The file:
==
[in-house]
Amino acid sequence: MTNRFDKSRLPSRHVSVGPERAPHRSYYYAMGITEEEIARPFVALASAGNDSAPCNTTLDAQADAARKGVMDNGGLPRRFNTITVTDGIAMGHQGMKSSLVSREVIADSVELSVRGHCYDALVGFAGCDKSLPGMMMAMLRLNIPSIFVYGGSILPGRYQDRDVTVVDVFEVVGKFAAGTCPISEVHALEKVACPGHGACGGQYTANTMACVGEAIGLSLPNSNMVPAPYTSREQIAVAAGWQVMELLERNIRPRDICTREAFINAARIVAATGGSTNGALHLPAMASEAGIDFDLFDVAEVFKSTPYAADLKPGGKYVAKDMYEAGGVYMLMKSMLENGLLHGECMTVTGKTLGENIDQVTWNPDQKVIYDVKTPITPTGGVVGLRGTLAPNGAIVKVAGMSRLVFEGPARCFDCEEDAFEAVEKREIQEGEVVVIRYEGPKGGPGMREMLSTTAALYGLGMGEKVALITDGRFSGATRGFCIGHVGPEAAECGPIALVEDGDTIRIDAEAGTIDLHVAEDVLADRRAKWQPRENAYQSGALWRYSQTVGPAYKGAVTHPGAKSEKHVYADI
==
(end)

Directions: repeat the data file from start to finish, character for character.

[in-house]
Amino acid sequence: MTNRFDKSRLPSRHVSVGPERAPHRSYYYAMGITEEEIARPFVALASAGNDSAPCNTTLDAQADAARKGVMDNGGLPRRFNTITVTDGIAMGHQGMKSSLVSREVIADSVELSVRGHCYDALVGFAGCDKSLPGMMMAMLRLNIPSIFVYGGSILPGRYQDRDVTVVDVFEVVGKFAAGTCPISEVHALEKVACPGHGACGGQYTANTMACVGEAIGLSLPNSNMVPAPYTSREQIAVAAGWQVMELLERNIRPRDICTREAFINAARIVAATGGSTNGALHLPAMASEAGIDFDLFDVAEVFKSTPYAADLKPGGKYVAKDMYEAGGVYMLMKSMLENGLLHGECMTVTGKTLGENIDQVTWNPDQKVIYDVKTPITPTGGVVGLRGTLAPNGAIVKVAGMSRLVFEGPARCFDCEEDAFEAVEKREIQEGEVVVIRYEGPKGGPGMREMLSTTAALYGLGMGEKVALITDGRFSGATRGFCIGHVGPEAAECGPIALVEDGDTIRIDAEAGTIDLHVAEDVLADRRAKWQPRENAYQSGALWRYSQTVGPAYKGAVTHPGAKSEKHVYADI